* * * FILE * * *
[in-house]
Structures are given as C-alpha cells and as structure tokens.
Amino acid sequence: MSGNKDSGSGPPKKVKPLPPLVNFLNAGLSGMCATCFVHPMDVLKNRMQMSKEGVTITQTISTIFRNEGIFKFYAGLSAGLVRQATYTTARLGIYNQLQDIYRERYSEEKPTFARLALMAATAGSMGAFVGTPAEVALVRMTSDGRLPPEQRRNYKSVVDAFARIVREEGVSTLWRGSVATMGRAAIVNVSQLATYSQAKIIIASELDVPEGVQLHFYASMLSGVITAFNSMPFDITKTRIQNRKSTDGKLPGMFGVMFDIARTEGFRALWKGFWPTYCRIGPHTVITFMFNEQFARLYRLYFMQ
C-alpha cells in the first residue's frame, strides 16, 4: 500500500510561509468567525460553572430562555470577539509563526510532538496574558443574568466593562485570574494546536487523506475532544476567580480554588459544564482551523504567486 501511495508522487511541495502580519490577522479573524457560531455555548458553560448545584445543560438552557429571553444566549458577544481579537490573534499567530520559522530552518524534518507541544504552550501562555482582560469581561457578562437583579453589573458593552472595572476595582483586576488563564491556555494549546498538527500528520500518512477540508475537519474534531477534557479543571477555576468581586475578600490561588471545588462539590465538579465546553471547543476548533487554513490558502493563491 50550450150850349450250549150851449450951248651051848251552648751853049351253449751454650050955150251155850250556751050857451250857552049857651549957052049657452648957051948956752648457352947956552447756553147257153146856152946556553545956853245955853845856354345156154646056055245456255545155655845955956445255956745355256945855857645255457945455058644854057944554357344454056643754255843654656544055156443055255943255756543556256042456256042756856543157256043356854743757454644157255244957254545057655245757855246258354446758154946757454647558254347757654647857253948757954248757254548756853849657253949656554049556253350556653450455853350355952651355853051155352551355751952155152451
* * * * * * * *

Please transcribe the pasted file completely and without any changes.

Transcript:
[in-house]
Structures are given as C-alpha cells and as structure tokens.
Amino acid sequence: MSGNKDSGSGPPKKVKPLPPLVNFLNAGLSGMCATCFVHPMDVLKNRMQMSKEGVTITQTISTIFRNEGIFKFYAGLSAGLVRQATYTTARLGIYNQLQDIYRERYSEEKPTFARLALMAATAGSMGAFVGTPAEVALVRMTSDGRLPPEQRRNYKSVVDAFARIVREEGVSTLWRGSVATMGRAAIVNVSQLATYSQAKIIIASELDVPEGVQLHFYASMLSGVITAFNSMPFDITKTRIQNRKSTDGKLPGMFGVMFDIARTEGFRALWKGFWPTYCRIGPHTVITFMFNEQFARLYRLYFMQ
C-alpha cells in the first residue's frame, strides 16, 4: 500500500510561509468567525460553572430562555470577539509563526510532538496574558443574568466593562485570574494546536487523506475532544476567580480554588459544564482551523504567486 501511495508522487511541495502580519490577522479573524457560531455555548458553560448545584445543560438552557429571553444566549458577544481579537490573534499567530520559522530552518524534518507541544504552550501562555482582560469581561457578562437583579453589573458593552472595572476595582483586576488563564491556555494549546498538527500528520500518512477540508475537519474534531477534557479543571477555576468581586475578600490561588471545588462539590465538579465546553471547543476548533487554513490558502493563491 50550450150850349450250549150851449450951248651051848251552648751853049351253449751454650050955150251155850250556751050857451250857552049857651549957052049657452648957051948956752648457352947956552447756553147257153146856152946556553545956853245955853845856354345156154646056055245456255545155655845955956445255956745355256945855857645255457945455058644854057944554357344454056643754255843654656544055156443055255943255756543556256042456256042756856543157256043356854743757454644157255244957254545057655245757855246258354446758154946757454647558254347757654647857253948757954248757254548756853849657253949656554049556253350556653450455853350355952651355853051155352551355751952155152451